What do I do First?

I have people ask me this all the time.

I have started a business, so what do I now? What do I do first?

I always have a hard time answering this question. Which is odd. I mean, all I do is business! How can I NOT know the first step? I really started to question my abilities recently, because I struggled so much with this question.

 

But then it hit me.

 

You started a business but are still waiting for someone to tell you what to do.

We all know the stories about the VP in the corner office. Your oh-so-wonderful boss. How he never does any “real” work, he just sits around bothering people. Or the small business owner who is only in the office 20 or 30 hours a week while you slave away at the phones or the computer.

These people are missing a key point of the process. They are doing the work. But running a business means having to decide what work to do. That is the most common thing I see among unsuccessful business owners. They never did the BUSINESS side of their business.

You know what that VP is doing all day? Deciding what the company should be doing. And when. And why. And who should do it. And I guarantee that some days he wishes he could just show up to work, mindlessly pound away on a keyboard doing whatever it is someone else told him to do. He envies the low stress job you have, that allows you to leave it all at the office when you clock out. Trust Me.

I have made lots of decisions as the manager of my company. I was wrong, a LOT. But I was right as well (more often than wrong, I hope!). But when you have to look at someone across a table and tell them they are fired, and you know it’s because you made a pivot the wrong way, then you will truly understand what it means to run a business. This one person might be losing their livelihood, but you have 10 other people who still work for you and you need to protect their livelihood. And having the guts to make that call is what being the boss is all about. There is no manual to running a business. You DON’T KNOW what to do most of the time. But you gather data, think it over, and make a call. Sometimes you are right, and sometimes you are wrong. But I promise that you will never have the decision made for you. Hell, you likely wont even know what the decision IS.

 

So.

 

What should you do first?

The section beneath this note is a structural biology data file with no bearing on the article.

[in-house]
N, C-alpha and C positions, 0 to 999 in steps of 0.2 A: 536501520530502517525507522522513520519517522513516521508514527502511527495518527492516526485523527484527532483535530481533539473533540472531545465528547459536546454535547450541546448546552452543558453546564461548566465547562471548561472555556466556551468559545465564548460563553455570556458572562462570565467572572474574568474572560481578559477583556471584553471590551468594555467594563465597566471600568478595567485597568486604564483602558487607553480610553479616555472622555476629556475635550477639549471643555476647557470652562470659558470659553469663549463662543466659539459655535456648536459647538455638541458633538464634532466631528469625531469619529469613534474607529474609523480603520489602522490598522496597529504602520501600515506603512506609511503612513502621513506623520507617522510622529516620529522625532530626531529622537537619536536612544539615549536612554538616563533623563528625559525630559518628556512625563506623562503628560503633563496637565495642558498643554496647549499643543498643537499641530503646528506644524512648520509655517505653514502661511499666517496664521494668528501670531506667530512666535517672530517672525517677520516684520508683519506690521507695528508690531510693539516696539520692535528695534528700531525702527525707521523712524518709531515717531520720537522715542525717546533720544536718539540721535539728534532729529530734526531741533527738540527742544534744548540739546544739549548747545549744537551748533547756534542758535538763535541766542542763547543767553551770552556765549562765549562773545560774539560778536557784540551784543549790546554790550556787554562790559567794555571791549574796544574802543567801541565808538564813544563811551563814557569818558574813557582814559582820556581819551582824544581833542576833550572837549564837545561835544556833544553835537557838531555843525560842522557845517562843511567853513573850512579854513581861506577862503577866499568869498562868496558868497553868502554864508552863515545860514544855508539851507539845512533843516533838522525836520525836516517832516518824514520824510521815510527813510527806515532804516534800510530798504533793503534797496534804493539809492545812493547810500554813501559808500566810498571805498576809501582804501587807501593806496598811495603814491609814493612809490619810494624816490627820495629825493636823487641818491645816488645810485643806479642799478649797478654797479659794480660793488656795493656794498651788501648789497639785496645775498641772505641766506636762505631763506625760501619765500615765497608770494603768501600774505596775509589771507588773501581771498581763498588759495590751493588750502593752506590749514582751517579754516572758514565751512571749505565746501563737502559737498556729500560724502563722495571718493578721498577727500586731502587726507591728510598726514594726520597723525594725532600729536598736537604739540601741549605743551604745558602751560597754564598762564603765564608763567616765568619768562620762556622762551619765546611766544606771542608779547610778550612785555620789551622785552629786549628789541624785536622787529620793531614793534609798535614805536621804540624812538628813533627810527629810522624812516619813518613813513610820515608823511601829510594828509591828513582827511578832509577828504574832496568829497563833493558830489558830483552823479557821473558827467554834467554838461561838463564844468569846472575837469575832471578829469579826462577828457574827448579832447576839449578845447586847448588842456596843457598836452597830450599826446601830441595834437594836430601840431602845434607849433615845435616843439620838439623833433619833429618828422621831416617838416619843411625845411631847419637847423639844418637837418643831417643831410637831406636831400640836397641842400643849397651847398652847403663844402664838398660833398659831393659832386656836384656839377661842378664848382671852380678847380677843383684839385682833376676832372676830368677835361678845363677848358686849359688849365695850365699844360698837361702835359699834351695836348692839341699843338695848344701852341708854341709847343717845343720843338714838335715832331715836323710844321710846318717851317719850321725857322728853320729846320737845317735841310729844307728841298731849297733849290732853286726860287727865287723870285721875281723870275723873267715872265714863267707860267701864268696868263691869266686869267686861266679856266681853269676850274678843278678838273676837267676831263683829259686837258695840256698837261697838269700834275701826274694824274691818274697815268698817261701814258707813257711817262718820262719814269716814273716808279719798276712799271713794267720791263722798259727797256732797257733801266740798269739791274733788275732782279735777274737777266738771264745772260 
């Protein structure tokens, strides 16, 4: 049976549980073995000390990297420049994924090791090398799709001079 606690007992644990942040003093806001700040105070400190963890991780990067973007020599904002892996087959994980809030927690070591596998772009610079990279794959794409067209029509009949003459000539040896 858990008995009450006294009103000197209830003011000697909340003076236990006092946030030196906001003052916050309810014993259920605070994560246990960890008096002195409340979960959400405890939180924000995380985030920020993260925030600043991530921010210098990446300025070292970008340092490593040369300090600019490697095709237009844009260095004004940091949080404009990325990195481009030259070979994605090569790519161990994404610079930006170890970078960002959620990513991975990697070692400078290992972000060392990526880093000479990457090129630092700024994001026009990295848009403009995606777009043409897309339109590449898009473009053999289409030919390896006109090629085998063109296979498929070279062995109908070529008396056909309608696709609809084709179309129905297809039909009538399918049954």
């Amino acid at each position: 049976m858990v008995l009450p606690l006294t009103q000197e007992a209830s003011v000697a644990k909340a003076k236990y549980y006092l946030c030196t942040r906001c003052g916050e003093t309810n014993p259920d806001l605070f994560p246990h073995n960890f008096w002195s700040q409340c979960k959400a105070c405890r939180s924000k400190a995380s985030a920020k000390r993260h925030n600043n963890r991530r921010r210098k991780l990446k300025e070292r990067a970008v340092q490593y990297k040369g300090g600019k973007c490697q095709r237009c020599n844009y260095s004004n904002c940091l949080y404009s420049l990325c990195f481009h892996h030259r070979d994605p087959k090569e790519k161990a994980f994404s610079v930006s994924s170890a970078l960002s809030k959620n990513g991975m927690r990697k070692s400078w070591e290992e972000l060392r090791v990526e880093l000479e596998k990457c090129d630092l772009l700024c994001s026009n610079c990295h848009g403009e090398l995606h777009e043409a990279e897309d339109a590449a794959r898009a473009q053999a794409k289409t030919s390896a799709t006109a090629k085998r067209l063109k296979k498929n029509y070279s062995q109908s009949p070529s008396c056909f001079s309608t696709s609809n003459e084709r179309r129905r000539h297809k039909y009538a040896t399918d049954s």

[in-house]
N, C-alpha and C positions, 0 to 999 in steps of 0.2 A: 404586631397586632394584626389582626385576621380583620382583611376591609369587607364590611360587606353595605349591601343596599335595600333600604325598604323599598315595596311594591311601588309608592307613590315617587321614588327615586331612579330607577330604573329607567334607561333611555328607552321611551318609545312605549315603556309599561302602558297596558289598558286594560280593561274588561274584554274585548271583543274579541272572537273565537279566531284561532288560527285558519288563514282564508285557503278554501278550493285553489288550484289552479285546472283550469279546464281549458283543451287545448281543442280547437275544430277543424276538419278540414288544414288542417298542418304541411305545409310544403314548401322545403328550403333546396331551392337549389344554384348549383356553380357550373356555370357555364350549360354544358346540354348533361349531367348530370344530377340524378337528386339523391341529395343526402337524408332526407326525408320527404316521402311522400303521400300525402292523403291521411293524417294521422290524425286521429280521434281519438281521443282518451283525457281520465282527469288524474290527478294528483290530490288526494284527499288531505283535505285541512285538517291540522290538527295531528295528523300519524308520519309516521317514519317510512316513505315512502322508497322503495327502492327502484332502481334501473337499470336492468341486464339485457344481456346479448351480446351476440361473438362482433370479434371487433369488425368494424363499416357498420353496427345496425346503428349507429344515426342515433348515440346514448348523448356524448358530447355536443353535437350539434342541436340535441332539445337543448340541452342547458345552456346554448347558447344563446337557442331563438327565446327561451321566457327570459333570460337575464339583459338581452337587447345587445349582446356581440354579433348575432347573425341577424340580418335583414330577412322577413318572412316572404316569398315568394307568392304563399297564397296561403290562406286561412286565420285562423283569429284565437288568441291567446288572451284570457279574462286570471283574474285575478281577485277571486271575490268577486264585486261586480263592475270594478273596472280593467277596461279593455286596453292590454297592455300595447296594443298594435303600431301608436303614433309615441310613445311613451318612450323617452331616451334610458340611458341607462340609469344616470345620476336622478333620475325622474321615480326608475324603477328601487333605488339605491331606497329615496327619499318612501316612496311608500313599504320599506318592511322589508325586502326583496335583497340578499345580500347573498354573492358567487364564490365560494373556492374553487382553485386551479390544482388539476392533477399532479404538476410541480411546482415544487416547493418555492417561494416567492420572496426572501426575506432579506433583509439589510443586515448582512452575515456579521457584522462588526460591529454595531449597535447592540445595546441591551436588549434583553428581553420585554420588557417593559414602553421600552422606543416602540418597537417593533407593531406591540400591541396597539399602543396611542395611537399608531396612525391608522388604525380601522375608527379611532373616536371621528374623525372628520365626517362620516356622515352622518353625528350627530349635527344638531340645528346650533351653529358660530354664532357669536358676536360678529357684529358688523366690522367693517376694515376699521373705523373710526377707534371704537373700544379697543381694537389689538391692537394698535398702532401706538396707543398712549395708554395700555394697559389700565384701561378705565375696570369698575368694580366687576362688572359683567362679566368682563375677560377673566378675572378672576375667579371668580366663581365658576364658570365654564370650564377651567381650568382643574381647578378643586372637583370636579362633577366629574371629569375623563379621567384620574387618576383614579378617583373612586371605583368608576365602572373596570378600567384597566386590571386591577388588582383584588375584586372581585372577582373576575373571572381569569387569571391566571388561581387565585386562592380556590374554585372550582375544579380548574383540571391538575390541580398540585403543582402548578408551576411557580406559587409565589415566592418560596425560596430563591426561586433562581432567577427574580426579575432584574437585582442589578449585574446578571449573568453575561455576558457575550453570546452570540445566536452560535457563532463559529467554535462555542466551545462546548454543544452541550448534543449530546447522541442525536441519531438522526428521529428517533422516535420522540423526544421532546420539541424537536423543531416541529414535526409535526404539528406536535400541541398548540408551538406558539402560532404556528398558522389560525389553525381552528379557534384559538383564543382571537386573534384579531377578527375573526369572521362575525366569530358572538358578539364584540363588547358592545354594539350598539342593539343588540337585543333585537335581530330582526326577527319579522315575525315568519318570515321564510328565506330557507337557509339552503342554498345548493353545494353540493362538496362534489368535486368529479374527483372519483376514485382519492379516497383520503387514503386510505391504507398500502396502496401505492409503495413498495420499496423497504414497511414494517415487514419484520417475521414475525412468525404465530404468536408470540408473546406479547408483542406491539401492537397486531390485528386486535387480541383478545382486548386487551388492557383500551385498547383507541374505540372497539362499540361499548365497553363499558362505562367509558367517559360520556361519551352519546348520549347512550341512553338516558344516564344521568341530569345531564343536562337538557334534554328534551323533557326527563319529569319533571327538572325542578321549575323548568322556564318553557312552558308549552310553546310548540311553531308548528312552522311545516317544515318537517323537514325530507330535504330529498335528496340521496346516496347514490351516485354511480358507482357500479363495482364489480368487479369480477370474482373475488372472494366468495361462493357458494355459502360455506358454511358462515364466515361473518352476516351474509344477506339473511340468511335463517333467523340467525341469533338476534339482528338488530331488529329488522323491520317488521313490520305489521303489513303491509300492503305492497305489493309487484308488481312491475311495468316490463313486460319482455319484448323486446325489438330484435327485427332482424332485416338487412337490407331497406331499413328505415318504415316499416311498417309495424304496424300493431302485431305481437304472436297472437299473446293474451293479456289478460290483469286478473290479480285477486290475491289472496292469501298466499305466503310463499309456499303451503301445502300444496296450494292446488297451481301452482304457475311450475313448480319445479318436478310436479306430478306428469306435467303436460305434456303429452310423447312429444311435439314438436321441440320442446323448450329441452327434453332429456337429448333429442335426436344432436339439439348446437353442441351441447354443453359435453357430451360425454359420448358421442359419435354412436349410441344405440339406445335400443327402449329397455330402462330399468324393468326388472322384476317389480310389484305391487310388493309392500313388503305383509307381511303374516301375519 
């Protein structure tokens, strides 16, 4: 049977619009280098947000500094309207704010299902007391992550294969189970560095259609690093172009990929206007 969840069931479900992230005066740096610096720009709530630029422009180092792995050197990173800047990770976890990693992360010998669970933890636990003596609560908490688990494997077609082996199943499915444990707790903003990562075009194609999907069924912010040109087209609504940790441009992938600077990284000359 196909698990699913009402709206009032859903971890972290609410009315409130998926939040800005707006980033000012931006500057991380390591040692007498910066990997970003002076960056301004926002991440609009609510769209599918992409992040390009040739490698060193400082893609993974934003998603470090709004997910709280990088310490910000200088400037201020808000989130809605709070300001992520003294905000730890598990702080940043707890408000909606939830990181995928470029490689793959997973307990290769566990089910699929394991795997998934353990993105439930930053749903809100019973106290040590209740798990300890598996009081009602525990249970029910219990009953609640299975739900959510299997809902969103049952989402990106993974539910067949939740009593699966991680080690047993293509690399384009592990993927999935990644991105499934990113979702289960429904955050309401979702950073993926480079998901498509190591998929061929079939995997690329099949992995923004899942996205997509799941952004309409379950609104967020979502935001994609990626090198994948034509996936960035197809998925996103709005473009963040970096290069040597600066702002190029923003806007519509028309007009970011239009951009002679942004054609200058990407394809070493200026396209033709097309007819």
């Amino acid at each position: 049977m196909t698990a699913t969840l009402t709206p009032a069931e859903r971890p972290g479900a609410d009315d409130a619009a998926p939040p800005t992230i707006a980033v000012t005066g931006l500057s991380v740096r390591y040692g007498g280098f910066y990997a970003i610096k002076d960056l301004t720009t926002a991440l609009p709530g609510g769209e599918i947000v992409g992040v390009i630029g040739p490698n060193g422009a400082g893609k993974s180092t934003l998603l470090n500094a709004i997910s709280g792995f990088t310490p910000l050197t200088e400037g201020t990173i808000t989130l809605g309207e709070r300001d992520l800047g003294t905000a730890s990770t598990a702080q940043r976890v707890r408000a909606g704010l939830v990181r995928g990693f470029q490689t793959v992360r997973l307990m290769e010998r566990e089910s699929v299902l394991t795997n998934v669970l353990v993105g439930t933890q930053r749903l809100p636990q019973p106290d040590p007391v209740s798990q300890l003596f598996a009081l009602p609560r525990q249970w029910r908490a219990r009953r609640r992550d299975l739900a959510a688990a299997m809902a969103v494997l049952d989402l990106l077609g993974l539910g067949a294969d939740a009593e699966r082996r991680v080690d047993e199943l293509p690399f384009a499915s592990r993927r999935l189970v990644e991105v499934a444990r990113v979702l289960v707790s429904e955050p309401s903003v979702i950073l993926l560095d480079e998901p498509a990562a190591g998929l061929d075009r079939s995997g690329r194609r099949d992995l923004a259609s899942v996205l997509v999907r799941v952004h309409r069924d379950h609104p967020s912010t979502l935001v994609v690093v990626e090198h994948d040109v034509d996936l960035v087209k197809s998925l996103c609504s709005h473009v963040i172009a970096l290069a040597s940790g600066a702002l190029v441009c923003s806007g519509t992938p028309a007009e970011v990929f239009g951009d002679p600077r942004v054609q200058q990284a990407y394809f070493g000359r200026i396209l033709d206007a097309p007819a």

Hell if I know.

 

YOU DECIDE.

 

And if you can’t? Then you aren’t running a business, friend.

 

Comments

  1. A few things… to start, AMEN! Knowing what needs to happen and more importantly what happens next is essential. As someone who spends some of his time managing others and most of the time managing himself (a full time in itself), I know the importance of just knowing what’s important. I also have learned over time that it’s rare that we don’t actually know what’s next, even when we say we don’t. It’s just a damn good form of procrastination (or so I’ve heard…). All I know is the guys who spend that time “thinking” have a tendency to also be the guys who make game changing moves. Then again, occasionally they’re also just doing a totally different type of procrastination (but that’s another conversation for another day).

    When I drag you on the show, I still want to go one step back in the stack. Want to talk more about that moment before you start a business or when you’re not even sure it is or should be a business. We can and should touch on the damn valid point above as it’s essential, but I still really want to look at the moment before you turn it into a business and what you need to start thinking about in order to make that shift from BSing to forming a business.

    Last, but not least, sorry for the belated response. I may or may not have fallen asleep putting a four year old to sleep twice. Again, I can not confirm this fact, but I’ve heard rumors.

  2. Hi Andrew.

    I found your site reading your comment about your use of WorkFlowy . . .

    Anyway – how about this:

    Q: “I’ve started a business, what do I do first?”

    A: “What have you done to get to this point? What seems like the next logical step?”

    It is difficult for me to imagine someone asking this. I suppose this is the proverbial individual who is a good cook, so a friend says “you should open a restaurant” – net day they sign a lease for space in a strip center, complete the build-out and now wait to be flooded with business?? I can hear them, stressing out in their empty restaurant asking – “what do I do next”?

    Yikes.

    • Hi Phil!

      Yes, that would be a much nicer answer that what I gave. You must be a much nicer guy than me. But it accomplishes the same ends. It turns the question back around on the entrepreneur. They might come back with a “well I don’t know the next logical step, I just know how to cook!”. To which my answer, which is the what I was trying to get across with this post is, “Well then, sounds like you don’t actually have a business! Time to do some planning!”

      Thanks so much for writing in.

      Andrew

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